Benchmark Business Group

The Best Time to Plant a Tree

February 1, 2011

According to a Chinese Proverb, “The best time to plant a tree is 20 years ago.  The second best is now.”  How often have you found yourself wishing you had started something much earlier than you did; that you had given yourself more time to do a better job or to get a better result?  “With an earlier start and more time”, you reflect with regret, “I would have had so many more options and wouldn’t be scrambling so much as my deadline approaches.”  And yet, this is not the first time you’ve found yourself in a last-minute rush to get something done…you’ve been here before.  Haven’t you?

So, wouldn’t this be a good time to ask, “When is the best time to establish year-end goals and begin to meet them?”  In the last quarter, or the first?  When there is only a month or two left, or eleven? 

Many of the business owners we have talked with in the last few weeks are still heavily involved in year-end planning—for last year.  They haven’t even begun to think about what this year is going to look like, or what they would like it to be!  They spent the last quarter of last year trying desperately to meet goals, and the first month of this year assessing and adjusting as though the year hadn’t ended yet.

If you haven’t done it already, this is the perfect time to design your 2011…yes, I said “design”.  Begin by creating a Strategic Objective for 2011:  What will you do to ramp up or improve your lead generation and lead conversion strategies this year?  What will be your volume of sales and gross revenues this year?  What will be the net profits? Do you have new products or services to introduce?  How will you fine tune your client fulfillment systems to ensure your clients/customers are not only satisfied, but absolutely elated?  Will you be hiring more employees, and for what positions?  What will you be creating to further reinforce your competitive advantage, or to gain one in the first place?  How would you like to describe your business as it will be on January 1, 2012?

Then break the financial goals down by quarter, by month, and even by week.  Be realistic, but make it a bit of a stretch.  Identify what your sales volume has to be to achieve the revenue goals, and specifically what lead generation and lead conversion volumes will be required.  Do you have the capacity for generating that activity now, or do you need to create more channels of activity?  Remember, new processes and new channels of activity take time to bear fruit, so give yourself a reality check as you make your projections.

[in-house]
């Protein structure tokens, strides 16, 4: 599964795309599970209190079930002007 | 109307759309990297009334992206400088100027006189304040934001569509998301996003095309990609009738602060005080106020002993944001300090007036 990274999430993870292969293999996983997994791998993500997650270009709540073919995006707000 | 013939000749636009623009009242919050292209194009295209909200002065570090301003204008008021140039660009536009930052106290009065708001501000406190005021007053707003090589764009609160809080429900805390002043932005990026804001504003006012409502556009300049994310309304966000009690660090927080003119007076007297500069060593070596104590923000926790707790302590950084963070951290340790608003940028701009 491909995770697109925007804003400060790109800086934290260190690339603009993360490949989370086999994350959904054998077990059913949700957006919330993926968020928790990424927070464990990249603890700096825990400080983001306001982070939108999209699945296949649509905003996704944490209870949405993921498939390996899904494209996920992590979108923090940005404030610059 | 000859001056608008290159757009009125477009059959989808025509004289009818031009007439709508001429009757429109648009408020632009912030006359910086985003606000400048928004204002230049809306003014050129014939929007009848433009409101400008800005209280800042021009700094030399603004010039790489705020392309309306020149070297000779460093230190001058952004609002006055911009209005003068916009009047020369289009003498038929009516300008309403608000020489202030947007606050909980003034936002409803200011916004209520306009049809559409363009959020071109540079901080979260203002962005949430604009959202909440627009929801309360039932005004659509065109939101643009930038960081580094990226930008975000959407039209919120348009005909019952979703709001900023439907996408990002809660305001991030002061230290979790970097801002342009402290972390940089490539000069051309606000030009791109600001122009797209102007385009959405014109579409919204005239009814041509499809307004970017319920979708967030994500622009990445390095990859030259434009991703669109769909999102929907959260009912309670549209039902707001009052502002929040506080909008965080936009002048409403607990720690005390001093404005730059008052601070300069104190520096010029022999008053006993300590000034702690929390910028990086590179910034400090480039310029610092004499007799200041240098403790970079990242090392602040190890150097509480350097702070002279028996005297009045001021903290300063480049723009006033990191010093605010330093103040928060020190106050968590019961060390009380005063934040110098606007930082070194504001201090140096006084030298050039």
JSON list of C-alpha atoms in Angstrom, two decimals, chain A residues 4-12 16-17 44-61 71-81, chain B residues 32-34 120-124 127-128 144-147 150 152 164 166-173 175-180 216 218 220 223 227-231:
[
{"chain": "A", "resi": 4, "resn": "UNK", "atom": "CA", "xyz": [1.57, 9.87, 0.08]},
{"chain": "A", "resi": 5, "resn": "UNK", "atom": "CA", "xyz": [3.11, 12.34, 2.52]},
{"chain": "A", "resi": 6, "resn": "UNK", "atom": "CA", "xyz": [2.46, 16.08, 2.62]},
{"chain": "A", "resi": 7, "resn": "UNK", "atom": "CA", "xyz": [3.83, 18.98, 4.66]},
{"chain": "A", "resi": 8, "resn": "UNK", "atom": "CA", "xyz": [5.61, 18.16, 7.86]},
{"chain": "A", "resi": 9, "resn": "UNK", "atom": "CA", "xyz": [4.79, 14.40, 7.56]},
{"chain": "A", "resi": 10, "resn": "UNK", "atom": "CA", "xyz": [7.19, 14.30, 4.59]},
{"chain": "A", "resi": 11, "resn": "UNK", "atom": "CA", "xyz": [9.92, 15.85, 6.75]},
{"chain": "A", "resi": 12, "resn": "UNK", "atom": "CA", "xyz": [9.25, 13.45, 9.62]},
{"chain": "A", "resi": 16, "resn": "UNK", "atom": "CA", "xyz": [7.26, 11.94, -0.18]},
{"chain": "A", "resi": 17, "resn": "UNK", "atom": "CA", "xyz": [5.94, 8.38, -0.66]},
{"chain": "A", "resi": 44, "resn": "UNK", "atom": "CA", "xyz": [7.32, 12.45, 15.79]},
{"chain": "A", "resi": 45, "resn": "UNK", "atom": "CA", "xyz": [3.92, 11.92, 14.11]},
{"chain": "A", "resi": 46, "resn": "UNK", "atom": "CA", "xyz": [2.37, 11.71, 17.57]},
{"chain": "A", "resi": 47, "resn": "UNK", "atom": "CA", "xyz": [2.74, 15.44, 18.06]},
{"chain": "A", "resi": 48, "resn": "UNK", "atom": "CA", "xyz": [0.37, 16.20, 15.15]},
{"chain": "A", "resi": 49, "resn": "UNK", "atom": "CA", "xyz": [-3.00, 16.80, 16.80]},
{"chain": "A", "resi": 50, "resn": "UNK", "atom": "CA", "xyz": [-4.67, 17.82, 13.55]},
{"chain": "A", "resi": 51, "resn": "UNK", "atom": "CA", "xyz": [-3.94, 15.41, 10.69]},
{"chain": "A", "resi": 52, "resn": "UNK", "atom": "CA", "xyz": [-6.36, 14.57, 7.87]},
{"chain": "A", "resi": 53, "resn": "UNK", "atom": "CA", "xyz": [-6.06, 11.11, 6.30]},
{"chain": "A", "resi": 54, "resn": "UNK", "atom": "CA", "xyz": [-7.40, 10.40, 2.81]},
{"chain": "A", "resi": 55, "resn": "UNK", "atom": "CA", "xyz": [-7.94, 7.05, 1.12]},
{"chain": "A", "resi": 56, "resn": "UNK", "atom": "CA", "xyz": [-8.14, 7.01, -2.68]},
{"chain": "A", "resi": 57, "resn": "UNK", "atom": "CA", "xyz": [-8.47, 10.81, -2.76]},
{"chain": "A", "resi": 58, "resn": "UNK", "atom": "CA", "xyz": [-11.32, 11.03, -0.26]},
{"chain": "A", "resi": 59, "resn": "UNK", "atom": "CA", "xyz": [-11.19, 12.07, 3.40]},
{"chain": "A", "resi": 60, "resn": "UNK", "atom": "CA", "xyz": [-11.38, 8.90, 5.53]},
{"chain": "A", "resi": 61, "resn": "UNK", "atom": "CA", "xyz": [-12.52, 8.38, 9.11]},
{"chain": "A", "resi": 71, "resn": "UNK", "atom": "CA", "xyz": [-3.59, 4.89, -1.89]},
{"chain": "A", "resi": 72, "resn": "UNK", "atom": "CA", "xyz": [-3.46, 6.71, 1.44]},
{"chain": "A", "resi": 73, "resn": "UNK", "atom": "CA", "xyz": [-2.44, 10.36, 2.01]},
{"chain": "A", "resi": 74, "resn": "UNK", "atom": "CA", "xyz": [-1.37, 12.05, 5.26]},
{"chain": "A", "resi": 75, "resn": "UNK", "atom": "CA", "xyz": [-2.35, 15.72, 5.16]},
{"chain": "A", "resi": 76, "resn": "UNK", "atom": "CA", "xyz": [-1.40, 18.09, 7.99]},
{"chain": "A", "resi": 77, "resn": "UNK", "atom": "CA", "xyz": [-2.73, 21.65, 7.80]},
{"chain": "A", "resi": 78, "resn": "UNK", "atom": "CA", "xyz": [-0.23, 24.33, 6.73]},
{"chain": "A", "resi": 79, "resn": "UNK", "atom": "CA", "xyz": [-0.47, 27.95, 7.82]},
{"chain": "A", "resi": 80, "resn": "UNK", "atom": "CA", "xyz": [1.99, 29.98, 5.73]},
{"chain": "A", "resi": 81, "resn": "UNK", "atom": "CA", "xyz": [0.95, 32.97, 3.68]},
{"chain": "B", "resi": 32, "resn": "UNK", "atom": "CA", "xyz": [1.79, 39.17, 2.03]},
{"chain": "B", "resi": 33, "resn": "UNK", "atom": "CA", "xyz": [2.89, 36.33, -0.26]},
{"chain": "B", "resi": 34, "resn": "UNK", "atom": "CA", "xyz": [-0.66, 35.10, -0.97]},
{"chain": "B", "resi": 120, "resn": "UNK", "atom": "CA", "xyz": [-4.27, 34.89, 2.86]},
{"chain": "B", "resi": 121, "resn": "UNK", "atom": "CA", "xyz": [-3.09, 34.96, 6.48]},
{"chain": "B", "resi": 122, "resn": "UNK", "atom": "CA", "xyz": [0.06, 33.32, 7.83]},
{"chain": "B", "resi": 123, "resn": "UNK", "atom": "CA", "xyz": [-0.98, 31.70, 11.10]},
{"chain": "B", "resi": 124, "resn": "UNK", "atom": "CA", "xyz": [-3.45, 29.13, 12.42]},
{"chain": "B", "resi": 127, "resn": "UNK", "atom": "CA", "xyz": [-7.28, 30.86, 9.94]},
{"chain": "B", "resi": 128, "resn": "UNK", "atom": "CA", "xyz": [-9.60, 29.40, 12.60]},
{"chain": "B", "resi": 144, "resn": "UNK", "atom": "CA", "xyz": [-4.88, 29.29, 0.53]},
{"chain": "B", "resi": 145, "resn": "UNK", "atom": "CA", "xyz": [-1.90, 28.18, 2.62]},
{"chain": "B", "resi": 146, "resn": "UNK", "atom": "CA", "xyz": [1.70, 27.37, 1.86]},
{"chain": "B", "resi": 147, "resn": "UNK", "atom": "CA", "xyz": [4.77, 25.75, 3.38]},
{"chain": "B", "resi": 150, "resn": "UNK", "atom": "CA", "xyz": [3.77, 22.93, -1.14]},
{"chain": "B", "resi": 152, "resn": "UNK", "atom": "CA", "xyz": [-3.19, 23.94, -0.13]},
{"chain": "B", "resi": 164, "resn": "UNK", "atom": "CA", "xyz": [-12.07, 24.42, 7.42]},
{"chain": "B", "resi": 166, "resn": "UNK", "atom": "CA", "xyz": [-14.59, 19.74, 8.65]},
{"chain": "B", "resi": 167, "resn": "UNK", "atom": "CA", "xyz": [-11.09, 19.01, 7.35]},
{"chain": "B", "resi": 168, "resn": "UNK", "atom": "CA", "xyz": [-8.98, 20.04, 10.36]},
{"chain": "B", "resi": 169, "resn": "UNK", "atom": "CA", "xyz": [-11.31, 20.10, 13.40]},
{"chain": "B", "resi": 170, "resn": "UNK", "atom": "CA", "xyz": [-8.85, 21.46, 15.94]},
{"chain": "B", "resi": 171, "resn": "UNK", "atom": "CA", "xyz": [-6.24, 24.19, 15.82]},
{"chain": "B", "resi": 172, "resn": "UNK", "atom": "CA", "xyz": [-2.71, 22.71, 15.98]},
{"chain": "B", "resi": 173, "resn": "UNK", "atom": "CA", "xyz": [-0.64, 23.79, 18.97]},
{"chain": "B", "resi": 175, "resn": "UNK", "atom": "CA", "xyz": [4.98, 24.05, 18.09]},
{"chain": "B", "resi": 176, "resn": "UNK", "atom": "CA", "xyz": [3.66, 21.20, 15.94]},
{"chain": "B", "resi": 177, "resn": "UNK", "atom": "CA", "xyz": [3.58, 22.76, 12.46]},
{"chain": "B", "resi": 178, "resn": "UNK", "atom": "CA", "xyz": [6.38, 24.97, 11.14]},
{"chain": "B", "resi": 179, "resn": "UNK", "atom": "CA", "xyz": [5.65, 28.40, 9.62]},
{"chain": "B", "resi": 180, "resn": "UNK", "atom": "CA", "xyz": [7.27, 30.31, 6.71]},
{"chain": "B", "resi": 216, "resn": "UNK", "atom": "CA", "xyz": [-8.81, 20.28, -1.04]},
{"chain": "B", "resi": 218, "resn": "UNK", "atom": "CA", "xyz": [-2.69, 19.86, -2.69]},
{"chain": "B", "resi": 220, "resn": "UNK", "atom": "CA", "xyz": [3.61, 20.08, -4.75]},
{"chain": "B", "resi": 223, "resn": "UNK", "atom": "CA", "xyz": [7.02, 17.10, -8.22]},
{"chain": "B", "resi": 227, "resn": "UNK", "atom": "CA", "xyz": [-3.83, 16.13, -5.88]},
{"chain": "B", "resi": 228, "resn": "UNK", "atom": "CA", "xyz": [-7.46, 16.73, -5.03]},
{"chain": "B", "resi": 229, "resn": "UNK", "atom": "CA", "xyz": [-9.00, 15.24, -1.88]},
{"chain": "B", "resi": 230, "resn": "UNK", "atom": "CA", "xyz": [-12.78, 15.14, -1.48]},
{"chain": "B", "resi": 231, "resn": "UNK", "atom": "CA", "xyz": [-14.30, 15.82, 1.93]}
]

Based on your history of expenses, and anticipated reductions or increases in expenses brought about by changes you will be making in 2011, create a month by month Budget through the end of the year.  Stay somewhat conservative on the revenue side, and more generous on the expense side.  If your design does not show you are making a profit, don’t simply inflate revenue or reduce expenses beyond what is reasonable. You may need to examine your pricing or your overall business model to see if it makes sense and, if not, to make adjustments in the design of that model.

Then create a Controlling Calendar for 2011, on which you will calendar the key events and benchmarks that lead to the ultimate goals for the year.  Given your breakdown of financial activity, identify when you will need to:

  • add new staff,
  • introduce a new product or service,
  • engage in new lead generation activities,
  • engage in further sales initiatives,
  • inaugurate new client care programs,

Identify what benchmarks for leads, sales, and client care activities you need to achieve for each period (day, week, or month) in order to reach your designed destination?

Your new Budget, which includes your revenue and expense projections, along with your Controlling Calendar, which describes key activities and benchmarks, constitute a Roadmap.  Check your progress against it at least weekly, if not more often.  As you test it against your business’ “real world”, tweak it as necessary.  It is not a static Roadmap, but a dynamic one that might move with the changes and opportunities your business experiences throughout the year. 

It has been said “we make real that to which we pay attention.”  Your persistent focus on your Roadmap and the activities and benchmarks it describes will be instrumental in bringing about the actual results.

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